FOR-GIVE

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I was reading an article the other day when a word I have known for most of my life suddenly jumped out at me – as if it was new. The word was forgive. For the first time, I noticed that it was technically a compound word – made up of two independent words: for and give. Unlike most other compound words, however, I just didn’t get it. How did these two words come together to produce the definition of forgive that we know? Okay, fine, I see how give could contribute to the meaning of the word, but it could not stand on its own and for didn’t seem to be doing its part. I was curious enough to do some digging and I thought I’d share the results of said digging with you.

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The root of forgive is the Latin word perdonare meaning “to give completely, without reservation”. We also get pardon from this word (that I see!). When perdonare was adopted into the German ancestor of English, it was translated piece-by-piece. ‘Per’ was replaced by ‘for’, and ‘donare’ by ‘giefan’. In this case, ‘for’ was a prefix meaning ‘thoroughly’ and ‘giefan’ meant ‘to give’. Yes, I know, I saw it too. Your mind immediately went to, “Ahhhh. Forgiven.”

So, what we have here is that to forgive is to give thoroughly. But… to give WHAT thoroughly? The Old English term forgiefan simply meant ‘to give up’ or ‘to allow’ – no object stated.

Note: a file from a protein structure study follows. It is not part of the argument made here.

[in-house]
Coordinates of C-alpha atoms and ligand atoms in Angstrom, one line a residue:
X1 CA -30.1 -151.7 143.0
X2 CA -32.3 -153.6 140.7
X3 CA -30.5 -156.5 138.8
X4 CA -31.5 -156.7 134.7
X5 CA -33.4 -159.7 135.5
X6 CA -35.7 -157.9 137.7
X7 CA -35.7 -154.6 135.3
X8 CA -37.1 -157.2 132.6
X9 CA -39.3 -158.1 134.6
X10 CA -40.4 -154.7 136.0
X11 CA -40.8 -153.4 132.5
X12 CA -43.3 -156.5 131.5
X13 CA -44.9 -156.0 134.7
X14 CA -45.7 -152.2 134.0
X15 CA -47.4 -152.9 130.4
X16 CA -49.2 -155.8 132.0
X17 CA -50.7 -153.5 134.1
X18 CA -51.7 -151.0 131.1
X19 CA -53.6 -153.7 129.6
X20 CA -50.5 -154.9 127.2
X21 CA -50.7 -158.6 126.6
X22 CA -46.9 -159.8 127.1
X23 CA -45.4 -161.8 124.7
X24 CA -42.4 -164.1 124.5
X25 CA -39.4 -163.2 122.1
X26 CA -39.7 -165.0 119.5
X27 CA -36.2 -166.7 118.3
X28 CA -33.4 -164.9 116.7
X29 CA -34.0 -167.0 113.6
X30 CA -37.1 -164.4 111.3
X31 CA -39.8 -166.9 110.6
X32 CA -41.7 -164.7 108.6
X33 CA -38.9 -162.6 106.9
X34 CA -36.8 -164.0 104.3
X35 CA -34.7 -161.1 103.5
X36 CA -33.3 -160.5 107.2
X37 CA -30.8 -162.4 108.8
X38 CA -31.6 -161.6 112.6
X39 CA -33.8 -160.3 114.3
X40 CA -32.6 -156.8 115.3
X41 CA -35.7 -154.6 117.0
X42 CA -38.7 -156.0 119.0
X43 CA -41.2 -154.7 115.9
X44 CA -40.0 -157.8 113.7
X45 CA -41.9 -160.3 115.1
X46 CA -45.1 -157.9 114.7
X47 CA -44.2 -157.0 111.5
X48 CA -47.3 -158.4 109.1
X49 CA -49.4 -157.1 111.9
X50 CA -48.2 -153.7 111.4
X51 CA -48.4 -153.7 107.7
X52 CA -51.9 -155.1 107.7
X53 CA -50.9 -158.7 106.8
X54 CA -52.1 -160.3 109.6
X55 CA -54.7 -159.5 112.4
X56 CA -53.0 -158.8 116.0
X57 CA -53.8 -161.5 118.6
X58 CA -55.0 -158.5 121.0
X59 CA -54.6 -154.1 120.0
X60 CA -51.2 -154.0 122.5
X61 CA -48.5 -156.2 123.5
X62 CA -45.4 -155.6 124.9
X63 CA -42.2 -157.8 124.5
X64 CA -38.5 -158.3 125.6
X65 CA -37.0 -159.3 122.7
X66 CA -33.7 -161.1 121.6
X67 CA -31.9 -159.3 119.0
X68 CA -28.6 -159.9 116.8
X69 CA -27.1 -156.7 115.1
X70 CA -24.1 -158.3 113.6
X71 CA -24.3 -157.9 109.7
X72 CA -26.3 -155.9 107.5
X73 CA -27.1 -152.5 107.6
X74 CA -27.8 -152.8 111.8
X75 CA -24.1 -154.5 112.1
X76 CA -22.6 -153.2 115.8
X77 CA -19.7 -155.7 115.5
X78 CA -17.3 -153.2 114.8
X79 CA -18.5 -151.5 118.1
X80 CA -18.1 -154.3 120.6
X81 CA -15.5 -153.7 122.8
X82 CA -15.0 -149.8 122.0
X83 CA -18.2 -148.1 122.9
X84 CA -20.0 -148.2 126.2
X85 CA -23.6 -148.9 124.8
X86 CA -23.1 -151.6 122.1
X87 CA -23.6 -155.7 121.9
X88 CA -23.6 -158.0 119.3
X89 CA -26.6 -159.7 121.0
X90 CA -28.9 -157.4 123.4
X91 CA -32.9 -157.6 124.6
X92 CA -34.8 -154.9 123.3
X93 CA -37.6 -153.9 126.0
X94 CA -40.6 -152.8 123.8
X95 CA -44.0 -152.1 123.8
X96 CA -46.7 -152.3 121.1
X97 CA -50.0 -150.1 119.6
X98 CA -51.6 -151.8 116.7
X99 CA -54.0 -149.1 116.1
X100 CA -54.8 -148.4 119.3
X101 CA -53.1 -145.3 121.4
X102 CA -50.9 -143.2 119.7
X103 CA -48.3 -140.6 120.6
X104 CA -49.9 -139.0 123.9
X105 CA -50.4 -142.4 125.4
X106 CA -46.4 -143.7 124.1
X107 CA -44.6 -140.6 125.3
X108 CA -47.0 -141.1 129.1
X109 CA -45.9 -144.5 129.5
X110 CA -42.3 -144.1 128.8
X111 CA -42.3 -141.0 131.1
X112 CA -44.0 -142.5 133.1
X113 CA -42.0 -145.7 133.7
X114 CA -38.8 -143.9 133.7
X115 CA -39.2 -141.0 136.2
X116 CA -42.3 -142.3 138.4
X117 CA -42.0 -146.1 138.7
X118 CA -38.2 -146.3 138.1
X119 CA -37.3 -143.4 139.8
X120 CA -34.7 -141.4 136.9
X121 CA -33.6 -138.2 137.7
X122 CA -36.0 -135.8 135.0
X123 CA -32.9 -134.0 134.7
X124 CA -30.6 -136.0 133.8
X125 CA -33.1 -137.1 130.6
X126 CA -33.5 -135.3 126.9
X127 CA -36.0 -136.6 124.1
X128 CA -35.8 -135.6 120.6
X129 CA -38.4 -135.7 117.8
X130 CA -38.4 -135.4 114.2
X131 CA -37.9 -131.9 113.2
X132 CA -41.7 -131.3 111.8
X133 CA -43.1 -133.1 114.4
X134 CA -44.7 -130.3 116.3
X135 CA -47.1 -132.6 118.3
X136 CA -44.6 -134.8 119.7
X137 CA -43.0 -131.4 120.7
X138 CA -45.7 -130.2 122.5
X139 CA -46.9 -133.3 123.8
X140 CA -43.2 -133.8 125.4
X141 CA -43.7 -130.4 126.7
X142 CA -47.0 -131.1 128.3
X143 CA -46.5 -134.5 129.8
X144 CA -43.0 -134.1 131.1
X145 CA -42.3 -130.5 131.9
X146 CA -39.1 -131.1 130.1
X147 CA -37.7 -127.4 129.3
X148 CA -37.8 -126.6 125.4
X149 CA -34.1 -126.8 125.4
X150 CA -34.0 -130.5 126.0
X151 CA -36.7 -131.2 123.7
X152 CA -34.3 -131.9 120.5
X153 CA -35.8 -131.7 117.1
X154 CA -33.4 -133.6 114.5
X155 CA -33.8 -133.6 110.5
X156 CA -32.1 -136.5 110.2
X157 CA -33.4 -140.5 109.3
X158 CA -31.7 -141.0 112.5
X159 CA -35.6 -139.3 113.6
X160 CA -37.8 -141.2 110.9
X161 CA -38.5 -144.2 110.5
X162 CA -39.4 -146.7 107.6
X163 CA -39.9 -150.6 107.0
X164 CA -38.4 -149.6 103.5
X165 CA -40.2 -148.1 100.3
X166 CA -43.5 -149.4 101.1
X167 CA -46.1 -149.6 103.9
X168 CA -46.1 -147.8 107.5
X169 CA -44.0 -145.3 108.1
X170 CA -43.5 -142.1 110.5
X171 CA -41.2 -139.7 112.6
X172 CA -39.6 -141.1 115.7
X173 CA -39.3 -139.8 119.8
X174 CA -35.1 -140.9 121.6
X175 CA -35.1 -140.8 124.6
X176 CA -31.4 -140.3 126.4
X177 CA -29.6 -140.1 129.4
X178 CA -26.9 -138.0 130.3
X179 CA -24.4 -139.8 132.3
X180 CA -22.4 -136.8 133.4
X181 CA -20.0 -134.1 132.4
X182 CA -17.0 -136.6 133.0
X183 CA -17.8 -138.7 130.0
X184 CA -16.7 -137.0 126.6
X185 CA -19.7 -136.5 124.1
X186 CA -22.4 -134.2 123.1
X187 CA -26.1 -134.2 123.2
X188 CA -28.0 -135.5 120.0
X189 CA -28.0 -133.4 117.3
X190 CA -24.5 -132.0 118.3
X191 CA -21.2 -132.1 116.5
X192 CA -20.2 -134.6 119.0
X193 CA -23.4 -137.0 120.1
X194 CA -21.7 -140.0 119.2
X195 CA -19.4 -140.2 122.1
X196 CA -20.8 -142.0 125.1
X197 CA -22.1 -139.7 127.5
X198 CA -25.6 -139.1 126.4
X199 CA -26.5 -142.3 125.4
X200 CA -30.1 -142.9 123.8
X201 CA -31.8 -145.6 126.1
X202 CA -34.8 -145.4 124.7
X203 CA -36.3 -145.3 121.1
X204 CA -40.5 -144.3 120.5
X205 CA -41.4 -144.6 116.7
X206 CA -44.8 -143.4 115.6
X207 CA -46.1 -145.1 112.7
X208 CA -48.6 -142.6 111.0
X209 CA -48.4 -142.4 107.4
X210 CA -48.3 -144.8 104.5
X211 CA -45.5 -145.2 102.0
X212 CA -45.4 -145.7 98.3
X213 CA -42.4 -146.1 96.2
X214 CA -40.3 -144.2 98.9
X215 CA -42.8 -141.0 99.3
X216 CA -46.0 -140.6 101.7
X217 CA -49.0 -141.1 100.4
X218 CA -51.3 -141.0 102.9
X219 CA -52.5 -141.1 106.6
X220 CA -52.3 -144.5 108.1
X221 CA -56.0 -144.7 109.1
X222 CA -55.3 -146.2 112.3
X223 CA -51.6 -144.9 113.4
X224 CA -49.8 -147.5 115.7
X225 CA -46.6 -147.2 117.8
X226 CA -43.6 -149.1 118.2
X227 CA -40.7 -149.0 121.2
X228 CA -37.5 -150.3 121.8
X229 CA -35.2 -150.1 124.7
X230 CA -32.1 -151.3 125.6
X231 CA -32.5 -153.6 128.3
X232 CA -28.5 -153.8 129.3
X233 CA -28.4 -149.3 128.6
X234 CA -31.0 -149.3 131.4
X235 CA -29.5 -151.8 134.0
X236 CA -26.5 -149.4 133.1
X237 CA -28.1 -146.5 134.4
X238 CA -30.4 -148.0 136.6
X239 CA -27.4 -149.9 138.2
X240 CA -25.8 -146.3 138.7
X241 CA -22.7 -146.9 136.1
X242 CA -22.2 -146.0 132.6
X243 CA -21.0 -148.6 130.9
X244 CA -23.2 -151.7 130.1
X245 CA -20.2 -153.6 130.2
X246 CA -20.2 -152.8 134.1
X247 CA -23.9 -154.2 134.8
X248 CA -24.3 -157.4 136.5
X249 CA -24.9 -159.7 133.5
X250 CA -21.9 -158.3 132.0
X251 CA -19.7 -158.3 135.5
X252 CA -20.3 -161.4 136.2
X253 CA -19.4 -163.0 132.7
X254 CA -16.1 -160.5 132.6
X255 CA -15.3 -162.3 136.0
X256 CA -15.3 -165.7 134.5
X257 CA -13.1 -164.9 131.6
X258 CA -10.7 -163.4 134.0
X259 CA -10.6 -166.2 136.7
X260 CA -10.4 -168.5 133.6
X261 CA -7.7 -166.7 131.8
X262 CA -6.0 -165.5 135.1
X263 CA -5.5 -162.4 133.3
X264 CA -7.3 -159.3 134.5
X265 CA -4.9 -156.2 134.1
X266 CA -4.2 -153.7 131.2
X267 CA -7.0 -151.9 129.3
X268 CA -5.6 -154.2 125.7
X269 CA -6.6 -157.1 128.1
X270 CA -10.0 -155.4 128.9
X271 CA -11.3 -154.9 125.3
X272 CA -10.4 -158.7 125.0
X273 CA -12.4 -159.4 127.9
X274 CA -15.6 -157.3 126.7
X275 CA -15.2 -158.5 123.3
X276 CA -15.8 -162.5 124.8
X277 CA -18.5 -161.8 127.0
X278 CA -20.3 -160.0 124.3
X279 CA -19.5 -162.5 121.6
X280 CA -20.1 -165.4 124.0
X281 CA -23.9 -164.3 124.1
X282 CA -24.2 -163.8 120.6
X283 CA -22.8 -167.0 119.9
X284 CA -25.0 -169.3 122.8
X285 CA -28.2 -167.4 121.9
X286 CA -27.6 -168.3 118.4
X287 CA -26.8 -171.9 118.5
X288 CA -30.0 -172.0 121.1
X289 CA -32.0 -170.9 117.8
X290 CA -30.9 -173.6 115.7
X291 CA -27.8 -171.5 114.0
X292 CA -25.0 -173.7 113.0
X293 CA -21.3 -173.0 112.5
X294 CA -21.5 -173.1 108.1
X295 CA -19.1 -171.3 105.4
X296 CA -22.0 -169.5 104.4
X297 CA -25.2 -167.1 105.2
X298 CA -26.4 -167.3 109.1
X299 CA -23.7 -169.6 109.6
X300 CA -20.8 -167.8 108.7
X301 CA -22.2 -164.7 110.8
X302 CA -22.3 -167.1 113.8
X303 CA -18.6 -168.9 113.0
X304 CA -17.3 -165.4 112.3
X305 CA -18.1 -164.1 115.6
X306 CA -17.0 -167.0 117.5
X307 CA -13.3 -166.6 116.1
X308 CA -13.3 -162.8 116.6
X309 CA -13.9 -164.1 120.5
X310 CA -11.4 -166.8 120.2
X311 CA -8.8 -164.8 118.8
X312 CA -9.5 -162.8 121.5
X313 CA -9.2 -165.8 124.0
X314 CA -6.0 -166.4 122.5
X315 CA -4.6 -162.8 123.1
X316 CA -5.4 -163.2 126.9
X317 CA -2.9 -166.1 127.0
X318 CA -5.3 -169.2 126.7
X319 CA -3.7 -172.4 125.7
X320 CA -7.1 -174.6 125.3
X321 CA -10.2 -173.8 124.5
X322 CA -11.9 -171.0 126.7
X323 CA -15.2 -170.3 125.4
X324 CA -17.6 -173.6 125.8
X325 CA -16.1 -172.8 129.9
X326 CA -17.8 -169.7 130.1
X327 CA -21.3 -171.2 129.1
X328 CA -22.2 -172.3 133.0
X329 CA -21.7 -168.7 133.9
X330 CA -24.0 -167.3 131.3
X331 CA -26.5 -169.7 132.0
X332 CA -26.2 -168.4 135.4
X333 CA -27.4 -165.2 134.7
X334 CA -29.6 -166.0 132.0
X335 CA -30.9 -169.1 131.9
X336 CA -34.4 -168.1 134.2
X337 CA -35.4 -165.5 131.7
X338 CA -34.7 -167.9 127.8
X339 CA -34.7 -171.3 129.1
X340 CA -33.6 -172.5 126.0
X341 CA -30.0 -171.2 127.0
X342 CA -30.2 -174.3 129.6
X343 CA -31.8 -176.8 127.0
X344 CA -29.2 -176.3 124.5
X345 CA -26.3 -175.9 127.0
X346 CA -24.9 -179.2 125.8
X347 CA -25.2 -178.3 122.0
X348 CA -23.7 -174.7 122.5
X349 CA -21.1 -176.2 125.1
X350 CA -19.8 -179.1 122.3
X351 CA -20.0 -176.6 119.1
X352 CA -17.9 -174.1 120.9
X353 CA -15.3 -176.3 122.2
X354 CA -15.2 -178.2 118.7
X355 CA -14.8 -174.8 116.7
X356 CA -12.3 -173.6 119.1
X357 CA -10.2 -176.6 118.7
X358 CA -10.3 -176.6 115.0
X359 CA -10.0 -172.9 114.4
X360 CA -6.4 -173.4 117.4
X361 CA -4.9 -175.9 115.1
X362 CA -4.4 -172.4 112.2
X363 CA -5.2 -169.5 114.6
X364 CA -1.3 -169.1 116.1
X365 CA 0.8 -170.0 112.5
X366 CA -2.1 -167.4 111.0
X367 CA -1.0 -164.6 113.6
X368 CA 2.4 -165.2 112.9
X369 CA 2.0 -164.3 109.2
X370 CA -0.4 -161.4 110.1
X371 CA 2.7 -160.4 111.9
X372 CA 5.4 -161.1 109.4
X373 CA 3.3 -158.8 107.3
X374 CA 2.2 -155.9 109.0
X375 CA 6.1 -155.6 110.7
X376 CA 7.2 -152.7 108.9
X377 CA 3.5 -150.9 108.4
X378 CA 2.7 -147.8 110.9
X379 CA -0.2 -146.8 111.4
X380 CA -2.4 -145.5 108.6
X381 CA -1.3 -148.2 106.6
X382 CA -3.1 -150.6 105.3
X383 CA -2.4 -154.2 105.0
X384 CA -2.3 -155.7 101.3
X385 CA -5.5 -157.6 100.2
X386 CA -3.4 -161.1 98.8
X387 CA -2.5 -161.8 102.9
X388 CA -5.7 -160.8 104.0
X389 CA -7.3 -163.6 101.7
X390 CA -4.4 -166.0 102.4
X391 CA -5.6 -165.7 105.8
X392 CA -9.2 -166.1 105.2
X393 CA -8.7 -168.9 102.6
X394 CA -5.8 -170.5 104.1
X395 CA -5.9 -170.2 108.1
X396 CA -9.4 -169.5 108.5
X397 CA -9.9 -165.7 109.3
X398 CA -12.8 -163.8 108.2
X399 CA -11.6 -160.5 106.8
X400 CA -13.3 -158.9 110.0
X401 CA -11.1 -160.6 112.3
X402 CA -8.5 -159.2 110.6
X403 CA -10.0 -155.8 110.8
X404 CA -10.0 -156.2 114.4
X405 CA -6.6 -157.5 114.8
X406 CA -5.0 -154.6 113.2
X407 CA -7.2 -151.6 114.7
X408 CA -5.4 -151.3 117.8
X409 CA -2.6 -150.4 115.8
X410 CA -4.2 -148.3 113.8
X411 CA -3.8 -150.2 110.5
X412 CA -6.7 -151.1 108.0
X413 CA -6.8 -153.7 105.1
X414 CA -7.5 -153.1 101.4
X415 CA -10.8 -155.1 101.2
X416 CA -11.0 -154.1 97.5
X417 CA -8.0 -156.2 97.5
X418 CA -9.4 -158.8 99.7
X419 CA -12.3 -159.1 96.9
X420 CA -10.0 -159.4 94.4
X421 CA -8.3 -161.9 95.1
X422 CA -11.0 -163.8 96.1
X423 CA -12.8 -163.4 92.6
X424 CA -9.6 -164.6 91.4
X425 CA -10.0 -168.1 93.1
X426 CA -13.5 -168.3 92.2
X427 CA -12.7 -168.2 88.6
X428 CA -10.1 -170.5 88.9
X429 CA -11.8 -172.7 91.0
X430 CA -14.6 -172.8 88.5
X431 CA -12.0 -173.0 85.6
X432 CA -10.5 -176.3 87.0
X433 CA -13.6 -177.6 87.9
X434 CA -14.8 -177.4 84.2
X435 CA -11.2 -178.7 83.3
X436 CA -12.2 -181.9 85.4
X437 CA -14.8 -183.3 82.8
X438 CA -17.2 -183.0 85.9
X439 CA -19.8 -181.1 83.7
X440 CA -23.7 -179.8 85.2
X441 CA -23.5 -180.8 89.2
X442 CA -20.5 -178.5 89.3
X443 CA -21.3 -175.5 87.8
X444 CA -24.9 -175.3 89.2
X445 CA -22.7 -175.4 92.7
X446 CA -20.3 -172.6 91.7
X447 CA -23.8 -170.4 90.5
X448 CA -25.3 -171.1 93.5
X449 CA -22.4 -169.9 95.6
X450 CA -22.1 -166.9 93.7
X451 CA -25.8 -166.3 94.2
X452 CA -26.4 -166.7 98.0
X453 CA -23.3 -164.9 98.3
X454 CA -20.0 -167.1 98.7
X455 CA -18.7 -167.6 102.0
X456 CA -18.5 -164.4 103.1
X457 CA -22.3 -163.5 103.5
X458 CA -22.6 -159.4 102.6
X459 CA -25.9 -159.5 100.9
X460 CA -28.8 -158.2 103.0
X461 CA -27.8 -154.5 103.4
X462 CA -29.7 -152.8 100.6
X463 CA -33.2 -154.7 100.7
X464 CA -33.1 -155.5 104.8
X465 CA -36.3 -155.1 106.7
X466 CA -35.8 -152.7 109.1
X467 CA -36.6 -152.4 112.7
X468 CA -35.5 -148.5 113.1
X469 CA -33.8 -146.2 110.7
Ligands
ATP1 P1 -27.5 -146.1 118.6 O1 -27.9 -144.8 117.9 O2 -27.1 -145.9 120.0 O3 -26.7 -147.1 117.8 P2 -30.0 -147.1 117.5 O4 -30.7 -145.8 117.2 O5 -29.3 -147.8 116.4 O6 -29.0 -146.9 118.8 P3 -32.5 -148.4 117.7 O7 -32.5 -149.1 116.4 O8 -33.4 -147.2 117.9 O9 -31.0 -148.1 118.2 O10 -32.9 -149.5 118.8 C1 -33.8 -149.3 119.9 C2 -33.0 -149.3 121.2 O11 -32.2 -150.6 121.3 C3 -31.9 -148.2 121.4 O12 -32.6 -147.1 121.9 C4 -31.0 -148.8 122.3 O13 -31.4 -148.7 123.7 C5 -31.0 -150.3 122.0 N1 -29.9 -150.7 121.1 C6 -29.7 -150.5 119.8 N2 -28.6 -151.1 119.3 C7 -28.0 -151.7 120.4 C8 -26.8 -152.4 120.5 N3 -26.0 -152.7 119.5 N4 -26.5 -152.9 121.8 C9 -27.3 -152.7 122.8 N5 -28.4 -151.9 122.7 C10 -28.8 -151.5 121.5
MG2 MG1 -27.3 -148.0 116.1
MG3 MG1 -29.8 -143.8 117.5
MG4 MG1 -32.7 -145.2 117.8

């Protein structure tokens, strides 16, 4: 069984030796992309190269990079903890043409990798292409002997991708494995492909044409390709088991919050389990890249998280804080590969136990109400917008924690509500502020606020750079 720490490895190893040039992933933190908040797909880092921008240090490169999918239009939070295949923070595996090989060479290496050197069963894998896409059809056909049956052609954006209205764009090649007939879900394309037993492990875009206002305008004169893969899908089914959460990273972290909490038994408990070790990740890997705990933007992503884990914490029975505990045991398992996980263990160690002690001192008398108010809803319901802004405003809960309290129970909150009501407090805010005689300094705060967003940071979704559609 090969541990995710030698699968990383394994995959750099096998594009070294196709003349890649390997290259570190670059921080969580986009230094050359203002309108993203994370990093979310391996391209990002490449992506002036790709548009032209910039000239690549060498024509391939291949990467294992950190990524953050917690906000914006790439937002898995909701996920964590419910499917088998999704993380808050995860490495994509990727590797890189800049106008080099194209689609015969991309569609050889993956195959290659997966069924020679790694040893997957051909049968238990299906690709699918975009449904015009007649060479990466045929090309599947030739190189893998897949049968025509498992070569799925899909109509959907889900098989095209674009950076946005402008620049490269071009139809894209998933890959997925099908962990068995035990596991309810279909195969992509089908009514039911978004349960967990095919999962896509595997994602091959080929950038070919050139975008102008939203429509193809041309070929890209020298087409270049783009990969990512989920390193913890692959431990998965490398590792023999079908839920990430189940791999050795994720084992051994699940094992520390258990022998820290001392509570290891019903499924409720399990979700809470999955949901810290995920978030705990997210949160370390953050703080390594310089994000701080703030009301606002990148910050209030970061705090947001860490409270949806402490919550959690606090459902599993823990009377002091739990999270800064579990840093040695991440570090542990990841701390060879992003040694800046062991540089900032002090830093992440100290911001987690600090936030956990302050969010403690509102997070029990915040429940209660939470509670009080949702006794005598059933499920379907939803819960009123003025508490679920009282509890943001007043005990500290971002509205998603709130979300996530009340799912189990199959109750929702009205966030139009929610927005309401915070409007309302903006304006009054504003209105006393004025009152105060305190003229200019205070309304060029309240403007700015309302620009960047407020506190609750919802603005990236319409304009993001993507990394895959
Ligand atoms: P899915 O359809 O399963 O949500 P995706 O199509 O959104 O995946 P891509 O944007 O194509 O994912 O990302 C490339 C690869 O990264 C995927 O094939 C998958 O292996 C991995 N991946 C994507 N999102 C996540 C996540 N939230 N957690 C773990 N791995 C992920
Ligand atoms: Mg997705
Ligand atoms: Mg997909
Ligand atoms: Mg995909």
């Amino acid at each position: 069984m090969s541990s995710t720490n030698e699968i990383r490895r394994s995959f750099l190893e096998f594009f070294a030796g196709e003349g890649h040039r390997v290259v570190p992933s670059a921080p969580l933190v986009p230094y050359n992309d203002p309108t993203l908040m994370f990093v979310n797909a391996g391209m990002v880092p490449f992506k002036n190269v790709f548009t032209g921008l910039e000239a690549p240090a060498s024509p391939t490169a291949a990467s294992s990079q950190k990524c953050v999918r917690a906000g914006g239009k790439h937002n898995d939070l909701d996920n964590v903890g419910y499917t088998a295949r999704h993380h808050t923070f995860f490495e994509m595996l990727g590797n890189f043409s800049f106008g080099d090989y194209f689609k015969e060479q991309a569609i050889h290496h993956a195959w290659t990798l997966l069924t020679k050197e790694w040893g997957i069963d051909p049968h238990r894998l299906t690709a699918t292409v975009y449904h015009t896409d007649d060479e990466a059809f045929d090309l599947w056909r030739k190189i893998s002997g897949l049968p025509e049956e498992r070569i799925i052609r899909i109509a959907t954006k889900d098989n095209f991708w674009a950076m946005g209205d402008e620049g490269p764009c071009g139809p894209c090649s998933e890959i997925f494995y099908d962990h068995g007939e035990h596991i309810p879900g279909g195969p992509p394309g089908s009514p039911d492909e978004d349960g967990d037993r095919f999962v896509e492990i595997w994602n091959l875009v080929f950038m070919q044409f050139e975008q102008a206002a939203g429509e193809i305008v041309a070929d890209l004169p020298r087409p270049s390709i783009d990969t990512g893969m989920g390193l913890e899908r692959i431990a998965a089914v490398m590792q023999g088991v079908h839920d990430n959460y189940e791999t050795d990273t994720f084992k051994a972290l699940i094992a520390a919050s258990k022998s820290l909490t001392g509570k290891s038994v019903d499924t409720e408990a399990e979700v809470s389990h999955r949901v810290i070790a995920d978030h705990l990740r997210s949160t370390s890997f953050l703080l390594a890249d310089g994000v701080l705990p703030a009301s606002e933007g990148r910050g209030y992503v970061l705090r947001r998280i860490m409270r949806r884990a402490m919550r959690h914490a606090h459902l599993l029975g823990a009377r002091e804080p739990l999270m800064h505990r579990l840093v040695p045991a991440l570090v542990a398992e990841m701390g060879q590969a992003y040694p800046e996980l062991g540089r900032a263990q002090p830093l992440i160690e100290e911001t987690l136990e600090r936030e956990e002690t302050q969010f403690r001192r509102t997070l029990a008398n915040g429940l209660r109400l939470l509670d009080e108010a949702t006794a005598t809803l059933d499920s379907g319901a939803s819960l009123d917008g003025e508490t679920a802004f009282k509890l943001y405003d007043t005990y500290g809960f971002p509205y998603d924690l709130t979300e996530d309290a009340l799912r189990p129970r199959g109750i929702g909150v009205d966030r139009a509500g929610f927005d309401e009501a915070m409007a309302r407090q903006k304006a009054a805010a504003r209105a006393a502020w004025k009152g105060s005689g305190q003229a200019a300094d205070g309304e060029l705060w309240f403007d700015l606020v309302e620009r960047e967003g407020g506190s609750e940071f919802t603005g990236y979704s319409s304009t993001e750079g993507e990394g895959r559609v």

In my experience, open-ended statements are intended to encompass any and all opinions and interpretations. I came to the conclusion, therefore, that the “WHAT?” in my question is whatever needs to be given up in a particular situation. Forgiveness is like a pass/fail course. Did you have those when you were in university? You never saw a grade – it was either a P for pass, or an F for fail. It was that simple. Forgiveness is that simple, and that hard. You either forgive or you don’t. Sure there are in-betweens, but they are often unintentional and stem from believing you have let something go, and then having it all flood in again – complete with every negative emotion and thought you had. What forgiveness is not like, however, is a court of justice. There is no judge or jury telling you whether someone is guilty or not and deciding on a sentence. Quite frankly, it wouldn’t matter if there were because emotions don’t subscribe to rules and expectations. Ask the mother of a murdered child if hearing that her child’s murderer was given a life sentence in any way erased her longing to have her child with her. Ask her if the announcement brought her the joy everyone seemed to expect it would. Let me know what she says.

To forgive we have to give up, not just let go. We have to give up our right to be mad, angry, upset, resentful. We have to give up our need for justice or revenge. We have to give up our tendency towards self-righteousness. We have to give up blame – whether directed outwardly or inwardly. We have to give up holding people hostage emotionally. We have to give up living in the past. Let’s not forget the other part of the Old English definition though – ‘to allow’. We have to allow ourselves to move forward. We have to allow others to move forward. We have to allow ourselves a clean, clear, open heart ready to live life fully and enjoy doing it.

That last part sounds really good to me. Is doing the hard work worth the result? That’s your decision to make.  

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